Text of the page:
The gall bladder is a small organ located beneath the liver. It plays a vital role in the proper digestion of fats present in food. Gallstones are small pieces of solid materials present in the gall bladder. These stones are usually made of cholesterol. They can vary in size and number.
After cholecystectomy, you may experience trouble in digesting fatty foods until your body adjusts. For this reason, your doctor or dietician may instruct you to avoid high fats and fried foods until your body is not ready to tolerate them. In fact, gallbladder problems and your weight changes go hand in hand.
Gallbladder pain (often misspelled "gall bladder") is a term used to describe any pain that occurs due to a disease or a medical condition of the gallbladder. The majority of gall bladder pain is caused by gallbladder problems such as biliary colic, cholecystitis, gallstones, pancreatitis and ascending cholangitis.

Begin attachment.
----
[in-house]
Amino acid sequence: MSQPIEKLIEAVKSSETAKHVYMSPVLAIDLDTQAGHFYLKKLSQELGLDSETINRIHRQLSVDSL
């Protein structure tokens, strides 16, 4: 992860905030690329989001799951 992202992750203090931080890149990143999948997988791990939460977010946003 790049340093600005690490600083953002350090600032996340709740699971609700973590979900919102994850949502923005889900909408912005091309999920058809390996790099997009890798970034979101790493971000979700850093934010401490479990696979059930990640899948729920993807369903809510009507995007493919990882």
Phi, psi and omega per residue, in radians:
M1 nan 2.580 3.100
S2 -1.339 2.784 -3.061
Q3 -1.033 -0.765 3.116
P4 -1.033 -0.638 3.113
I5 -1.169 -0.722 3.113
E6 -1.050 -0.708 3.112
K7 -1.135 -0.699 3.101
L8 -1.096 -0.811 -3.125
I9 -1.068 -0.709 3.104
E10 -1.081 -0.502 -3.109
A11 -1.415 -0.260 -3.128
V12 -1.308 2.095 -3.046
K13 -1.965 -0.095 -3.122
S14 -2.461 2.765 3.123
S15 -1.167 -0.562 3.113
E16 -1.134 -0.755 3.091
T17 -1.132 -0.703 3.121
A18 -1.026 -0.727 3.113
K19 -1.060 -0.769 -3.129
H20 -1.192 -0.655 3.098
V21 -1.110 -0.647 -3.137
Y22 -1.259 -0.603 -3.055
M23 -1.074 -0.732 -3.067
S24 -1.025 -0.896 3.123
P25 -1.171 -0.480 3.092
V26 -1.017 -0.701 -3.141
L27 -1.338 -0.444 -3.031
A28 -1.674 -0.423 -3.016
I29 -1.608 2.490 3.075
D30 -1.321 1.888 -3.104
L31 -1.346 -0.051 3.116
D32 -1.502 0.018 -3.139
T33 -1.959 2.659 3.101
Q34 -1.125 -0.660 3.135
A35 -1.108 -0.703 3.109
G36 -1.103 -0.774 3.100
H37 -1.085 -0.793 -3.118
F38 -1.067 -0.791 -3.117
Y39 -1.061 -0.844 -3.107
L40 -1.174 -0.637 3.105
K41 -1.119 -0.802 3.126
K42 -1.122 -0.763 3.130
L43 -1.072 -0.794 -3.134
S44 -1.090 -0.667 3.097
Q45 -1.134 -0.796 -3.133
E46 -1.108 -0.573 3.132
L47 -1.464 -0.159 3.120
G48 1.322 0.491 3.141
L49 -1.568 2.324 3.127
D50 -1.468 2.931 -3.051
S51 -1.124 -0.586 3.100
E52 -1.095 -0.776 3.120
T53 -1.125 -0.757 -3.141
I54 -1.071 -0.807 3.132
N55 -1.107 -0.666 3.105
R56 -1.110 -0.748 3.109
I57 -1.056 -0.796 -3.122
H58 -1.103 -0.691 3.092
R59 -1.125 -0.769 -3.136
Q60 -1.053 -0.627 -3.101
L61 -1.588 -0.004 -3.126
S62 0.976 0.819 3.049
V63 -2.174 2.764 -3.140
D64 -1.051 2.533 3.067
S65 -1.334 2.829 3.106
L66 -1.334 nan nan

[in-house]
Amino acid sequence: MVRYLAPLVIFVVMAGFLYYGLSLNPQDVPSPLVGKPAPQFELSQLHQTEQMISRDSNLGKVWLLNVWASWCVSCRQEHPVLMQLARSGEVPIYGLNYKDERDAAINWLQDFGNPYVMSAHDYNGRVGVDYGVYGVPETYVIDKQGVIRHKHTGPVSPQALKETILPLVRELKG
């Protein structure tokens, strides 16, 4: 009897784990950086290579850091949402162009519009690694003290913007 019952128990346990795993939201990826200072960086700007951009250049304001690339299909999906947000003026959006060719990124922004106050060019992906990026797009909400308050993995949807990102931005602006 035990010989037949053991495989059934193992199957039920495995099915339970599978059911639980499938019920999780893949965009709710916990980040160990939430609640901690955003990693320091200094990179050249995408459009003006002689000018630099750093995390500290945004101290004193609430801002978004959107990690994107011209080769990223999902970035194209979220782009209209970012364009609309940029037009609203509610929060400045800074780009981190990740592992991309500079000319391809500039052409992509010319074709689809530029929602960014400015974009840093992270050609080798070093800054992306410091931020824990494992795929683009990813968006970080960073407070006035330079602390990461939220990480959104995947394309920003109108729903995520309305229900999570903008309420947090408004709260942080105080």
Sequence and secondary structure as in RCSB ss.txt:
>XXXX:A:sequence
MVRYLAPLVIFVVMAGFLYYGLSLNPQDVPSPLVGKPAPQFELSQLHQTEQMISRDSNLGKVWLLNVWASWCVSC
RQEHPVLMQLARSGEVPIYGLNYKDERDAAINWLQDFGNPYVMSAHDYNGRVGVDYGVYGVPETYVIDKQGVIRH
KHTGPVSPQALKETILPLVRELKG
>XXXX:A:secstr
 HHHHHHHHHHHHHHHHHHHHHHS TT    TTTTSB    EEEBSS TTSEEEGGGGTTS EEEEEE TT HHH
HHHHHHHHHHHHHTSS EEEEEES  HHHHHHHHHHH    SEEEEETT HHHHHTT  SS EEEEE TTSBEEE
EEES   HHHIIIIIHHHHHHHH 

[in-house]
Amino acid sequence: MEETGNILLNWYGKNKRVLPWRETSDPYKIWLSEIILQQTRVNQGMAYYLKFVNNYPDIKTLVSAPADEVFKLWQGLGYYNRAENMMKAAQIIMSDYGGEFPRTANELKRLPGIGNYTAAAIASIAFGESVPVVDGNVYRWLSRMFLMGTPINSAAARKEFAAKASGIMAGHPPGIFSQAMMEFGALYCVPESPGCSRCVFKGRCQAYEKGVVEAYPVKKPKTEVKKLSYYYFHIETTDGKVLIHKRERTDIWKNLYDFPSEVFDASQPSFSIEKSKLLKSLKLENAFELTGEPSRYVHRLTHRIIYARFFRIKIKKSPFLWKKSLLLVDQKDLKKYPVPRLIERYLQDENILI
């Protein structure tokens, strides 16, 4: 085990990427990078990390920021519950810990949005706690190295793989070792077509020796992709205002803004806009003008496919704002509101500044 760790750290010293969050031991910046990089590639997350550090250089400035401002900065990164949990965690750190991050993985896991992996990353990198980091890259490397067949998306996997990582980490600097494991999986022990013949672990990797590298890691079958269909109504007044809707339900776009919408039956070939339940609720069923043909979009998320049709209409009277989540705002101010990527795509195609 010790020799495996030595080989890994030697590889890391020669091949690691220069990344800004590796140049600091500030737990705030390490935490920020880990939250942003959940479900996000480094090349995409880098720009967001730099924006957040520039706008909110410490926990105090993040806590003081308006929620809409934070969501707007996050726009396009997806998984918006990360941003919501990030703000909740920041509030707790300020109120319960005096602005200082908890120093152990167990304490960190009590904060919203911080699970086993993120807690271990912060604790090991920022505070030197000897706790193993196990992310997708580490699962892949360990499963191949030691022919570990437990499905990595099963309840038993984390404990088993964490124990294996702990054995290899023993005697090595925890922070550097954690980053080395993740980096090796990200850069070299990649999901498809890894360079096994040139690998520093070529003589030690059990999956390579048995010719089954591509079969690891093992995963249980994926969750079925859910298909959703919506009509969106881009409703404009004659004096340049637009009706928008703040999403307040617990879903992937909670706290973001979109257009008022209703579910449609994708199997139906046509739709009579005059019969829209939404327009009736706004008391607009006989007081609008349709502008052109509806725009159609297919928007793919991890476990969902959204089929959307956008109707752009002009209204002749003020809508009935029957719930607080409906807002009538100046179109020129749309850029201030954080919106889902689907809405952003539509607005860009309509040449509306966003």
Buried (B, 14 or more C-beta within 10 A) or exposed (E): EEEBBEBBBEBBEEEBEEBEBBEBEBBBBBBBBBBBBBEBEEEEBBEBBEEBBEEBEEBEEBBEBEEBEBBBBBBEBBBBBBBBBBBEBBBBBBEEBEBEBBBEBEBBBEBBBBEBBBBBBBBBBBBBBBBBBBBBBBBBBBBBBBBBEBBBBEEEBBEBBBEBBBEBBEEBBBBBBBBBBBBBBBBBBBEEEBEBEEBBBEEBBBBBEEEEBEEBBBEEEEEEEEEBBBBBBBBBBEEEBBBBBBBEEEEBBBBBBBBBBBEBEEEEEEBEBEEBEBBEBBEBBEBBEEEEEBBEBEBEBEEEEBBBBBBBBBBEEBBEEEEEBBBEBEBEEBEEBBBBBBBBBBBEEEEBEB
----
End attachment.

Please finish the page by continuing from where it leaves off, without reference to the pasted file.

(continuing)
The gallbladder is a long pear-shaped membranous sac (hollow structure) that sits just under the liver. It stores and concentrates the bile produced by the liver which is important in fat digestion. It weighs around 300 gm on average. The organ helps in the digestion of foods but is not a vital organ.
Treatment of gallstones is not needed when they are asymptomatic. But if it has started causing symptoms, then it is likely that symptoms may get worse in the future paving the way for serious complications such as jaundice and pancreatitis. Your doctor may recommend for removal of the gallbladder surgically.